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Detection of low pathogenic avian influenza viruses in wild birds in Castilla-La Mancha (south central Spain)

AuthorsPérez-Ramírez, Elisa ; Gerrikagoitia, Xeider; Barral, Marta; Höfle, Ursula
Issue Date2010
CitationVeterinary Microbiology 146(3-4): 200-208 (2010)
AbstractThe Iberian Peninsula is located along the East Atlantic and Black Sea/Mediterranean flyways and is the third ranking European country as wintering quarter for wild migrating birds after Turkey and Rumania. For these reasons, Spanish wetlands are of importance in AIV surveillance, and of great interest for the study of the epidemiology of LPAIV under Mediterranean climate conditions. Nevertheless, information on prevalence of LPAIV viruses in Spain is still scarce and is restricted to two serological surveys carried out in the south of the country during 1990 and 1994 and one virological study performed recently in North East Spain. In the present study we analysed the prevalence of AIV circulating in wild birds in continental wetlands in central Spain and determined temporal, spatial and species variation. Real time RTPCR was performed on 1435 faecal samples and cloacal swabs from 54 species. An overall AIV prevalence of 2.6% was detected with a peak during November and December, when thousands of migrating wild birds arrive to Spain for wintering. Highest prevalence rates were detected in Phoenicopteriformes and Anseriformes. AIV prevalence obtained from cloacal swabs and fresh faeces did not vary significantly, which supports faecal sampling as an appropriate method for large scale LPAIV surveillance programs. Viral culture was achieved in samples obtained from two Mallards and a White stork, in which subtypes H7N9 and H11N9, respectively, were identified. Our results reflect a similar scenario in AIV epidemiology in small continental wetlands as compared to large coastal humid areas in Europe and underline the importance of including species such as flamingos and storks in surveillance programs, since their role in AIV ecology in these areas could be more important than previously considered.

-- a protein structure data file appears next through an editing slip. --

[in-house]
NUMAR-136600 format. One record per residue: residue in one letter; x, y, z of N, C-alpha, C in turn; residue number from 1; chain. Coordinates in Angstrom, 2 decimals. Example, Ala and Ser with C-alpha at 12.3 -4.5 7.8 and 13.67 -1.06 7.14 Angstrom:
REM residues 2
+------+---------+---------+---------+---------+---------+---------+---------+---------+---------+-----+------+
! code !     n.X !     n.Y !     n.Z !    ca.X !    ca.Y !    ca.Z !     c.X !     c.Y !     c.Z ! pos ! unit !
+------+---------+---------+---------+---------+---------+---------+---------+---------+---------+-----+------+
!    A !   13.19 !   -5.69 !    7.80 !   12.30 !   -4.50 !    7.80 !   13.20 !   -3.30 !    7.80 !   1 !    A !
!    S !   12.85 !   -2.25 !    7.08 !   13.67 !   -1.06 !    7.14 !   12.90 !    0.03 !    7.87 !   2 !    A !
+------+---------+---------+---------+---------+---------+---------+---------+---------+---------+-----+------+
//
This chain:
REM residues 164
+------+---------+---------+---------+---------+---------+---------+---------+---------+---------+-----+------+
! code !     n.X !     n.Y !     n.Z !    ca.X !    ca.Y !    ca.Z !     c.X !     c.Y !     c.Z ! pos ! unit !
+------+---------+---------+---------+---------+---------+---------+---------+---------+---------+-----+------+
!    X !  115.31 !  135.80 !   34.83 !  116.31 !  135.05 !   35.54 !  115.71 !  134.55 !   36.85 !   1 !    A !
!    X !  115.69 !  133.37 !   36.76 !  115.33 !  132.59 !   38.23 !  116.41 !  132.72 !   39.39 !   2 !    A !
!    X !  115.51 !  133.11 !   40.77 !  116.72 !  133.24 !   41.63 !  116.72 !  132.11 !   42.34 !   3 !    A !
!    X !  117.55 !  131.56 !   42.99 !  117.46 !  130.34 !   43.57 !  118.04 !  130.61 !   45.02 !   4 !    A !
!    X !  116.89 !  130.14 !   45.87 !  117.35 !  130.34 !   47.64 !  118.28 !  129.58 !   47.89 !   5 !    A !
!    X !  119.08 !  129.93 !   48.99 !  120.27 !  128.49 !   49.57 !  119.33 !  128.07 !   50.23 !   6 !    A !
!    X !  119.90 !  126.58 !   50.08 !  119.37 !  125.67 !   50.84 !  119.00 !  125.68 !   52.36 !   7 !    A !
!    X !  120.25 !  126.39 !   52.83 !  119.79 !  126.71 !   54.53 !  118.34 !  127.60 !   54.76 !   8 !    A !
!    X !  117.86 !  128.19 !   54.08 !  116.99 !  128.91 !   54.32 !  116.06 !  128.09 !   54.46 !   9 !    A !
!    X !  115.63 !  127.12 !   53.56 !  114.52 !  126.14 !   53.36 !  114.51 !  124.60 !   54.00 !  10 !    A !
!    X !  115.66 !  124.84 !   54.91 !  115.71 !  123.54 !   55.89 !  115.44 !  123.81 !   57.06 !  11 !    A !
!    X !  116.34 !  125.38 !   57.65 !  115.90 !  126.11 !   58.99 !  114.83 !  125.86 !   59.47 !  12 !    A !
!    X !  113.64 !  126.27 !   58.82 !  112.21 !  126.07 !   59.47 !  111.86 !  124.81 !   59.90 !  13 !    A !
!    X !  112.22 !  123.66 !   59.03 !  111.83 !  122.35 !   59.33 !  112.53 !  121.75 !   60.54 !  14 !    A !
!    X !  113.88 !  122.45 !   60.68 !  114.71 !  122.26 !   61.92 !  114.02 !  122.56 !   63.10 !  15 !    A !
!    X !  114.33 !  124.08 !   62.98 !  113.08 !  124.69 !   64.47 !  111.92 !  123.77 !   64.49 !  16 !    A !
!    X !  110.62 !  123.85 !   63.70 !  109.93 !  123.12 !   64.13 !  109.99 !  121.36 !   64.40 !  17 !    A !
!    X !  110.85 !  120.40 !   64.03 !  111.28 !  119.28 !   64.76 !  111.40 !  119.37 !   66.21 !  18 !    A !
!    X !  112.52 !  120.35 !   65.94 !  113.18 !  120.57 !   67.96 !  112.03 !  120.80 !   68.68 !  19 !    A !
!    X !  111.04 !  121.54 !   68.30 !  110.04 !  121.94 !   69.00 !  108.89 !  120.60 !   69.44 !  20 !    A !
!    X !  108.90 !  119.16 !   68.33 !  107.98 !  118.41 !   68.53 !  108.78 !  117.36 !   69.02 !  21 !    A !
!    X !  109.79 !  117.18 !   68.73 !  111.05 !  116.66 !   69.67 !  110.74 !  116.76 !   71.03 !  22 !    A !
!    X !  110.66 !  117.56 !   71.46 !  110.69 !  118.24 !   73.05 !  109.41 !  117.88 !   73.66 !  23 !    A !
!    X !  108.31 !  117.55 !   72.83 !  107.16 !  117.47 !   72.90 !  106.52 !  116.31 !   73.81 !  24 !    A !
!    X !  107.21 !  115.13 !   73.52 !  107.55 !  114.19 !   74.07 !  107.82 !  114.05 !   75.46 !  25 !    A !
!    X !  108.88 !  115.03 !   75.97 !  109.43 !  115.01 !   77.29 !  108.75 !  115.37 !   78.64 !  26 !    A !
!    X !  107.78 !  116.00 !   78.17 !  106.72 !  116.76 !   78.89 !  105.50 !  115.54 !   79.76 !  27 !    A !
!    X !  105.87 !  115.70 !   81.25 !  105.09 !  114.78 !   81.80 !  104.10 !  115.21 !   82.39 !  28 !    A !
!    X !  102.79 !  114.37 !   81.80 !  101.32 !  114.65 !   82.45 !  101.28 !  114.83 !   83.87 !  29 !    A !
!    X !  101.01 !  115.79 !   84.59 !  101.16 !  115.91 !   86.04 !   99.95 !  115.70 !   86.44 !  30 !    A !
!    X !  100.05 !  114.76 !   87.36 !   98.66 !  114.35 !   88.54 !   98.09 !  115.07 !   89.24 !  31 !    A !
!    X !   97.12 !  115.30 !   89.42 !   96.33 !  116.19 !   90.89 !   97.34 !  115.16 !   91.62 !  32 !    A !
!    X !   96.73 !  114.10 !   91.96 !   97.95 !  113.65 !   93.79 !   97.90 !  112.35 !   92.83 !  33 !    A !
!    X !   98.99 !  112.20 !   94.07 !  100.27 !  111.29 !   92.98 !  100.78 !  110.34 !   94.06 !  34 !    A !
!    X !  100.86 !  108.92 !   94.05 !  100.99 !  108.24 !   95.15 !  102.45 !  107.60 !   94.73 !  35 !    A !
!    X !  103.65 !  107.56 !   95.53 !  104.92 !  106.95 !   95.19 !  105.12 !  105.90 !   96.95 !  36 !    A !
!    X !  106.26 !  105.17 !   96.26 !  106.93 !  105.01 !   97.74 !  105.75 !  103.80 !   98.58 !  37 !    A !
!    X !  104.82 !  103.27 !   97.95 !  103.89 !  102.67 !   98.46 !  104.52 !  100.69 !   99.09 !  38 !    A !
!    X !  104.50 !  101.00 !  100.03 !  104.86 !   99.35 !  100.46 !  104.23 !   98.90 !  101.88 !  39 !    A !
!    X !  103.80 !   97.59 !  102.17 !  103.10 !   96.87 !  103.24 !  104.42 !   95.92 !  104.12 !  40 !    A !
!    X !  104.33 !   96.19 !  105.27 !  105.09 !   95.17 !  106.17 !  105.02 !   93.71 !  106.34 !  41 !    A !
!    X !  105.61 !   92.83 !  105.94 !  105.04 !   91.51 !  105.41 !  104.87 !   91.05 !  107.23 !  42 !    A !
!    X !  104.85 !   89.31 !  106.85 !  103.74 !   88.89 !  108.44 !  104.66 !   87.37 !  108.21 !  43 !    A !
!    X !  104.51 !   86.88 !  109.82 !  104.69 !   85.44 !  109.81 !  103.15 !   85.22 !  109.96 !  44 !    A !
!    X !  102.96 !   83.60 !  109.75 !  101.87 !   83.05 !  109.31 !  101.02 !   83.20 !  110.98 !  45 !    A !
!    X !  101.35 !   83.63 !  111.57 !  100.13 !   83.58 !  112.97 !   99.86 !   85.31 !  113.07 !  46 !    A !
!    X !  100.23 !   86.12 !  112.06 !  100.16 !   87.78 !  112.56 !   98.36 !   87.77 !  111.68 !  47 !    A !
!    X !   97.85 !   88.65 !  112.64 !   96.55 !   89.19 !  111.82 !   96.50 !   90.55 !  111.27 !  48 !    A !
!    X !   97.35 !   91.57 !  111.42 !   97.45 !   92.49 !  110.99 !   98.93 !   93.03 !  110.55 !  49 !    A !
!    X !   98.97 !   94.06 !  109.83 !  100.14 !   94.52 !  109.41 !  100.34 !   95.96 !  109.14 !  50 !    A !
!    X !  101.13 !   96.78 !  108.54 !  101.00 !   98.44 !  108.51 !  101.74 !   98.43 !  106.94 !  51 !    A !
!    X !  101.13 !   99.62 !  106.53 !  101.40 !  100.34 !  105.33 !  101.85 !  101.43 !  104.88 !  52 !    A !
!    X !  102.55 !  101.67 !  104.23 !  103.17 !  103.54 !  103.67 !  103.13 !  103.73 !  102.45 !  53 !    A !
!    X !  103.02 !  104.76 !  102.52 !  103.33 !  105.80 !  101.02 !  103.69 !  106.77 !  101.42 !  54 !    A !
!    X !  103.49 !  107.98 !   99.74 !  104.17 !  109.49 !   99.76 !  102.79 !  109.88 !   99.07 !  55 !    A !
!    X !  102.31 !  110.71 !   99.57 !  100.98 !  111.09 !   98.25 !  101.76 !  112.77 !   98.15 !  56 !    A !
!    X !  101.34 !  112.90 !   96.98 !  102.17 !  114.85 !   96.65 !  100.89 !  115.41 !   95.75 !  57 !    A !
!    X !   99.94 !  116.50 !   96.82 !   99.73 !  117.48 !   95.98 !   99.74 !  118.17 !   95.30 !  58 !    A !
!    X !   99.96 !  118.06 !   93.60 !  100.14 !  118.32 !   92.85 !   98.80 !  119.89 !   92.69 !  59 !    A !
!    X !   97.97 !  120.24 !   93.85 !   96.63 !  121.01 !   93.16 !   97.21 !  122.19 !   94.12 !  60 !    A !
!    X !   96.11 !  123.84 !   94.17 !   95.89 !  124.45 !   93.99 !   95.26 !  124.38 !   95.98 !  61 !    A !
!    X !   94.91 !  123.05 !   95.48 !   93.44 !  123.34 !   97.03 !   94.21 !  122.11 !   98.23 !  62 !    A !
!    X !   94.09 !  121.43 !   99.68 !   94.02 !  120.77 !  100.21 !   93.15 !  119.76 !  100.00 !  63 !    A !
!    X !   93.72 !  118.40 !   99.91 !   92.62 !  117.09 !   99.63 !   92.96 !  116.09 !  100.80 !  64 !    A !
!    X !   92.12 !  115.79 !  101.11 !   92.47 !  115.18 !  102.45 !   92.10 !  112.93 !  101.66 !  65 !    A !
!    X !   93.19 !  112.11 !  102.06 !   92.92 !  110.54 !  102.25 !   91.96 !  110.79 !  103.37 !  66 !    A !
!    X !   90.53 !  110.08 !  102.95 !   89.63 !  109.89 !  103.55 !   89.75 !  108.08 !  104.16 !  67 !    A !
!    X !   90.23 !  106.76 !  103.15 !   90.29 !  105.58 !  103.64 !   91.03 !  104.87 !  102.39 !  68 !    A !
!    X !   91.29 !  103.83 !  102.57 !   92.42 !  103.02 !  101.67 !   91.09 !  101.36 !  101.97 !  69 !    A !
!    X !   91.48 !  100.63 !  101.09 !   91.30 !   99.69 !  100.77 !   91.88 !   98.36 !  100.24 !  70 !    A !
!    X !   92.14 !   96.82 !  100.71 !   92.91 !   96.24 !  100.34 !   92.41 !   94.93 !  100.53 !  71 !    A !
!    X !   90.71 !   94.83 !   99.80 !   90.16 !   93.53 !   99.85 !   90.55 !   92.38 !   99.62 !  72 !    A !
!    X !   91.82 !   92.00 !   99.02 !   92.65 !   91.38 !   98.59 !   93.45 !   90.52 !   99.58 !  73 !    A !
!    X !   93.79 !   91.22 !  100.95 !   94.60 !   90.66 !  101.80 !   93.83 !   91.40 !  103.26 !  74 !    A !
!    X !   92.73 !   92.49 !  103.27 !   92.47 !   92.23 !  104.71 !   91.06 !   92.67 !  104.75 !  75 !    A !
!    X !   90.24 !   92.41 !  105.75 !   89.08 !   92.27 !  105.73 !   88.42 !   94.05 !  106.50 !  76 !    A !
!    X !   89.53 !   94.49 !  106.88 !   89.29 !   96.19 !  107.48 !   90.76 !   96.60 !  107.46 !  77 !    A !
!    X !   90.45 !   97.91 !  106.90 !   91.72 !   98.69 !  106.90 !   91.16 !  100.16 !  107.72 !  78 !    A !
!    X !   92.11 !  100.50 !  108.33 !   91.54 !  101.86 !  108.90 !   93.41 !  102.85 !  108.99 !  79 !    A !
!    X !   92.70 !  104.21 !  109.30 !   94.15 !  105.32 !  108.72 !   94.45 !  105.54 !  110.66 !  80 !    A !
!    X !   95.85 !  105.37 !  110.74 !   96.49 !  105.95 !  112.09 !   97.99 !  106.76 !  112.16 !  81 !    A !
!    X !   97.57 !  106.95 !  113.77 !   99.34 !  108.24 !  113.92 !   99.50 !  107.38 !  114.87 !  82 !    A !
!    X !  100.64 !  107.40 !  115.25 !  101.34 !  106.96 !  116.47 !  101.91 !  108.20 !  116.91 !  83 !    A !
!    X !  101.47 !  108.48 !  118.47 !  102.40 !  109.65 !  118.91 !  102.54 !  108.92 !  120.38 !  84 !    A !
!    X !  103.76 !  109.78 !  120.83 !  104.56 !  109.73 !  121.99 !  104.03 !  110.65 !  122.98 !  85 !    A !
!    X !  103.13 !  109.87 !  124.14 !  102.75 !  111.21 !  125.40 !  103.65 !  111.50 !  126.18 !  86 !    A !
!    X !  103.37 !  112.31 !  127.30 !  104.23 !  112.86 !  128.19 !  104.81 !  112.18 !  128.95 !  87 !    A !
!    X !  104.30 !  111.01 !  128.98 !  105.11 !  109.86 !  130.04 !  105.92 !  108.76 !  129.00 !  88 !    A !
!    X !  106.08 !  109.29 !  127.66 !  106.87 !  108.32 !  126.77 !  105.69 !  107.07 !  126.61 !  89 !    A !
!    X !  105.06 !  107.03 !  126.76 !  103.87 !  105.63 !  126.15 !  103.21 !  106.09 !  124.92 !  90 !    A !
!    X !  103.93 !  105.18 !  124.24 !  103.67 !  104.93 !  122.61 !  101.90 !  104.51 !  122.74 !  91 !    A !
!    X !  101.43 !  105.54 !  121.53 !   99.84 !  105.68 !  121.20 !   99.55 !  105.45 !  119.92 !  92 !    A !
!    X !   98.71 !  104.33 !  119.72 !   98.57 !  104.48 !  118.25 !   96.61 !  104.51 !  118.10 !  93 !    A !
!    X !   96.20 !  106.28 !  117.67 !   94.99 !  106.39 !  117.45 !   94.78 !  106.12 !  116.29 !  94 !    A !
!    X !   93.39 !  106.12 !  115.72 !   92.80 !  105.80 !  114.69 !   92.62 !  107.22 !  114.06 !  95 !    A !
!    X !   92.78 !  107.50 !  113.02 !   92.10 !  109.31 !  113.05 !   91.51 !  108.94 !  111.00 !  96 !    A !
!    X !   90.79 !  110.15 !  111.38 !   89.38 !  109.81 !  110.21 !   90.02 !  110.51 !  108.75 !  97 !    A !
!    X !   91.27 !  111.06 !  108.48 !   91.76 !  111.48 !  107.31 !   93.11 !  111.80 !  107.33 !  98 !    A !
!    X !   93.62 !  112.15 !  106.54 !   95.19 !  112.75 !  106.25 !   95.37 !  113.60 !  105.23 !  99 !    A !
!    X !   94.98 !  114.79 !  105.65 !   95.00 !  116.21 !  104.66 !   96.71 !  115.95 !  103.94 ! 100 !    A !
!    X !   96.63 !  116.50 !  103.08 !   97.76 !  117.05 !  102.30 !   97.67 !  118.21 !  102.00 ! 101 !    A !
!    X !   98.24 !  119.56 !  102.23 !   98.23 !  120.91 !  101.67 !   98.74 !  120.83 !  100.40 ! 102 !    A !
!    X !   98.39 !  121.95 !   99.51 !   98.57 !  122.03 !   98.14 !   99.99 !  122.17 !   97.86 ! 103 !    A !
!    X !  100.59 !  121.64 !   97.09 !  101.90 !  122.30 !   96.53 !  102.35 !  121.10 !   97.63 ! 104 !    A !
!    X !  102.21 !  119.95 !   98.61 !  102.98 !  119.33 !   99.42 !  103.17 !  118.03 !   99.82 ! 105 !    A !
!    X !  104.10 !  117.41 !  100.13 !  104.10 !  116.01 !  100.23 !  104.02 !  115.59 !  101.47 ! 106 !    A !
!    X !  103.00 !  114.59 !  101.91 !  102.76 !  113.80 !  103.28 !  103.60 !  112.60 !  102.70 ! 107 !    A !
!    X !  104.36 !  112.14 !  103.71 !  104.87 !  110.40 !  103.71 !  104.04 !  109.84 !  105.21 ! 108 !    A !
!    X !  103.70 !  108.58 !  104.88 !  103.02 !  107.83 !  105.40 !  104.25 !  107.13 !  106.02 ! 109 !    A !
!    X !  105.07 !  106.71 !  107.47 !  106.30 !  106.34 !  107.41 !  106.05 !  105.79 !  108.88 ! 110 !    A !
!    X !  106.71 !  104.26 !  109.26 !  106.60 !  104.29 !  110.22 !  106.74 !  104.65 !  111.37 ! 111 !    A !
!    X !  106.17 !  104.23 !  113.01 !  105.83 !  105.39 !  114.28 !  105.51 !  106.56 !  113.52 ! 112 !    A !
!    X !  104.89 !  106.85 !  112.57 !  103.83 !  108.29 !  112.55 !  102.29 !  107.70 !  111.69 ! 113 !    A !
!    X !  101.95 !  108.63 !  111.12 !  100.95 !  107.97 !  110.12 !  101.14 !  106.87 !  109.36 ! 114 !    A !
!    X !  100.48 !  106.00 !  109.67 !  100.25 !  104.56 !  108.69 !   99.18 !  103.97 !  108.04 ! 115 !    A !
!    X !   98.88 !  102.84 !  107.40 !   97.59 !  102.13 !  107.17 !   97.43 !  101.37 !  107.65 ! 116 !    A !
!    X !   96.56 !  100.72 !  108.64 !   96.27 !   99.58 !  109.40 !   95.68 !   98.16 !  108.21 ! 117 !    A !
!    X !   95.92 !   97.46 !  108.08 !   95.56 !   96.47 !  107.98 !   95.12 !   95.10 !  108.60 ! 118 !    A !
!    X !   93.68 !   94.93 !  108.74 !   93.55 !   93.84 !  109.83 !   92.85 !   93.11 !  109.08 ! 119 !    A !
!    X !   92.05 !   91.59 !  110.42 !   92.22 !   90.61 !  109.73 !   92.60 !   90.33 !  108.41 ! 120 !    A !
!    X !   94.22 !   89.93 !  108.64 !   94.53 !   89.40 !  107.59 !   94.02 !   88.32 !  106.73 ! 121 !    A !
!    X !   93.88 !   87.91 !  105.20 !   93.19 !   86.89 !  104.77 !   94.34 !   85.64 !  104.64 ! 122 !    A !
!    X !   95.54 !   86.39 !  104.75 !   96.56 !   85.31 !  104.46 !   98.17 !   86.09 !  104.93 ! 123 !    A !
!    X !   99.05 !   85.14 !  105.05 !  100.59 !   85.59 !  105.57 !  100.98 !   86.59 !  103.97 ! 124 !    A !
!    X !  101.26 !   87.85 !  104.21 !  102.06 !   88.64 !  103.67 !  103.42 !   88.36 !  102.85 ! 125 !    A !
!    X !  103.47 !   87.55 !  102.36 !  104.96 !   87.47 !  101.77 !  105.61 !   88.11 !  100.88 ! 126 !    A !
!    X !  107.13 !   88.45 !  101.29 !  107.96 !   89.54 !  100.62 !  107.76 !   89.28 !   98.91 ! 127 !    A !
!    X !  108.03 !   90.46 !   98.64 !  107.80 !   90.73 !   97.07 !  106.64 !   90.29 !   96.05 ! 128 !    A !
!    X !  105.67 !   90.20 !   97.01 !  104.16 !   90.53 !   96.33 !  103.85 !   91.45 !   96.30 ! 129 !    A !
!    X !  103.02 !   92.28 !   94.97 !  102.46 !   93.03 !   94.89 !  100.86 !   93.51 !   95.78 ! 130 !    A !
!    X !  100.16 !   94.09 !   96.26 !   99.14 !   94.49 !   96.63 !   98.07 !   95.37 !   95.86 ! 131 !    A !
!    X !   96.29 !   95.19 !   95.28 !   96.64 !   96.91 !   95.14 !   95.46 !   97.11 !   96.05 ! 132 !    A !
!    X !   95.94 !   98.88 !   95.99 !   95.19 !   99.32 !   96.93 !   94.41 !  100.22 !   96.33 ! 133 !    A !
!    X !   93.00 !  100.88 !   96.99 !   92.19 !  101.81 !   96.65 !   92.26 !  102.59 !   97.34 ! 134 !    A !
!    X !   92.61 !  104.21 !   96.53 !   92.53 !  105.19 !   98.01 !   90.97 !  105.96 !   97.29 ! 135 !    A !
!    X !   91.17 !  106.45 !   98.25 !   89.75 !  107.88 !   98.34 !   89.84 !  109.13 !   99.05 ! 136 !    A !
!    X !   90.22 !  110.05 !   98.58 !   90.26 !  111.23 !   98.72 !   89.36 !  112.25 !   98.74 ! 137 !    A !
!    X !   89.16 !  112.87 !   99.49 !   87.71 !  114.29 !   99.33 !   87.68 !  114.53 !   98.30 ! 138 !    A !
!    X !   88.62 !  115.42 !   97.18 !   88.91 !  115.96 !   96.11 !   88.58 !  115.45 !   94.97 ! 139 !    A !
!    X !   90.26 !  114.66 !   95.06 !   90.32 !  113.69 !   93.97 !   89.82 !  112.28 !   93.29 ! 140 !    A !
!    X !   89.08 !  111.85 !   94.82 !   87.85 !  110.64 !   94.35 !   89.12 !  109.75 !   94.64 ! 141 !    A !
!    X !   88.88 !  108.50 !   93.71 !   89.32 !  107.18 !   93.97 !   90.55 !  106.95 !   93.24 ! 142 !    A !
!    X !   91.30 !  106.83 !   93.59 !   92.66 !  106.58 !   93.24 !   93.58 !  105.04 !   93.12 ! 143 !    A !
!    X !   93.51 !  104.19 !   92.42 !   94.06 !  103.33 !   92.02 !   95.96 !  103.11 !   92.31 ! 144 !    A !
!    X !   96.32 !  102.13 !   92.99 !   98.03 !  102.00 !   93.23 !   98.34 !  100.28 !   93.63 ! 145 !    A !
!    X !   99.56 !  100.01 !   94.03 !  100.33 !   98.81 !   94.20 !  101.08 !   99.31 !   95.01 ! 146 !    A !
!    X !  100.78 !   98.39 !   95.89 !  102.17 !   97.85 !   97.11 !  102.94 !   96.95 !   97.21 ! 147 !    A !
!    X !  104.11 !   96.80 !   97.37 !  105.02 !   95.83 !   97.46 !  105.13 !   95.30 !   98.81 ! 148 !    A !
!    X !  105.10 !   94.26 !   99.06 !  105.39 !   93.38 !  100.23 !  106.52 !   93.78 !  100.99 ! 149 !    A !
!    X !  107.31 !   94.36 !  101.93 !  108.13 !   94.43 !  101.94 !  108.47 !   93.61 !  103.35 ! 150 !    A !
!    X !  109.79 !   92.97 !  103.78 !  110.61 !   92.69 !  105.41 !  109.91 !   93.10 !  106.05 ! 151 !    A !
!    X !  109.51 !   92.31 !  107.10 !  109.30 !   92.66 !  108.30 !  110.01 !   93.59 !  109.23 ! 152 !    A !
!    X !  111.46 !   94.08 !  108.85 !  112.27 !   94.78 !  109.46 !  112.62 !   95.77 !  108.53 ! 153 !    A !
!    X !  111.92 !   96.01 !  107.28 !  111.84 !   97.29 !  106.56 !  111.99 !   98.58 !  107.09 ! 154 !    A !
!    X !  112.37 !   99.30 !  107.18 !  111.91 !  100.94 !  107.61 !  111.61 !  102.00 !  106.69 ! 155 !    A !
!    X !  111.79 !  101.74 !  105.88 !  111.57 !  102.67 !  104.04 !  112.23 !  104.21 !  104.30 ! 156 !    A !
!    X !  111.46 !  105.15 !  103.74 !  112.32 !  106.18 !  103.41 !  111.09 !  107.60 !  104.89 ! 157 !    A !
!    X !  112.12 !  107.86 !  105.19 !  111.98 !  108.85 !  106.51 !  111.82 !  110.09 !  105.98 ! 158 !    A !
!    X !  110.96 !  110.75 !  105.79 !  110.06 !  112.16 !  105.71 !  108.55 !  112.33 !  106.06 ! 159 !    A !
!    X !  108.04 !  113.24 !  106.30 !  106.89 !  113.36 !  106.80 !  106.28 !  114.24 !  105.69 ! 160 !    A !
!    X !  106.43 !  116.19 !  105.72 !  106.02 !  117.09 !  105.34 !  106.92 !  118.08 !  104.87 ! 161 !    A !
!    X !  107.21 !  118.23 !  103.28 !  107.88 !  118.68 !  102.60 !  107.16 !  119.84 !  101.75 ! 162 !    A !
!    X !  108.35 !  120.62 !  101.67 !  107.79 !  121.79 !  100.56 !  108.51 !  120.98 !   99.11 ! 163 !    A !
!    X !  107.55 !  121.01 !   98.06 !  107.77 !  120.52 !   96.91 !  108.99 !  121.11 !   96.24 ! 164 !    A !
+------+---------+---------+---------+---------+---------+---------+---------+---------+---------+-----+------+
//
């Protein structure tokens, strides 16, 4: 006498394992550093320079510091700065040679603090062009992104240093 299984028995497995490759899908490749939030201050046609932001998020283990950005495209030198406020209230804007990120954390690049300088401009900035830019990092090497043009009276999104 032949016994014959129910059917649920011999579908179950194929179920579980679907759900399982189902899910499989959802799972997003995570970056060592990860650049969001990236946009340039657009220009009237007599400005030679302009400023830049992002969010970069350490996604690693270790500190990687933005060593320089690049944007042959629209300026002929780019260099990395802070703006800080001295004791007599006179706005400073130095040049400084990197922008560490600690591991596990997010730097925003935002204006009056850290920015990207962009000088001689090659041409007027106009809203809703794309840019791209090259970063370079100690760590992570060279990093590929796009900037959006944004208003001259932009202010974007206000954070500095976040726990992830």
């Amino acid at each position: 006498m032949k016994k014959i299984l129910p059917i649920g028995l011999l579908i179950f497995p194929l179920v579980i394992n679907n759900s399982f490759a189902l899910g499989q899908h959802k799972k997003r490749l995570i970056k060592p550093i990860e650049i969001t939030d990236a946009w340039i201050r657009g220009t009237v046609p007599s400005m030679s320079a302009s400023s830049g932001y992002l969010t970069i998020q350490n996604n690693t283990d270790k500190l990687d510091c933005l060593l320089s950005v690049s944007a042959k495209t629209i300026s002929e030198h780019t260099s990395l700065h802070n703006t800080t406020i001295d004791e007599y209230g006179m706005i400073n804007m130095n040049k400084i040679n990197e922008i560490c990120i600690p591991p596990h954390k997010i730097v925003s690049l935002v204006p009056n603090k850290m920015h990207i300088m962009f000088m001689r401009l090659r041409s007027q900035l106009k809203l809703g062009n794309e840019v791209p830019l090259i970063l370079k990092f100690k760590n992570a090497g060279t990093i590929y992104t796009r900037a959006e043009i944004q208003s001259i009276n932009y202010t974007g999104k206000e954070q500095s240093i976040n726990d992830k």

Publisher version (URL)https://doi.org/10.1016/j.vetmic.2010.05.008
Identifiersdoi: 10.1016/j.vetmic.2010.05.008
issn: 0378-1135
Appears in Collections:(IREC) Artículos
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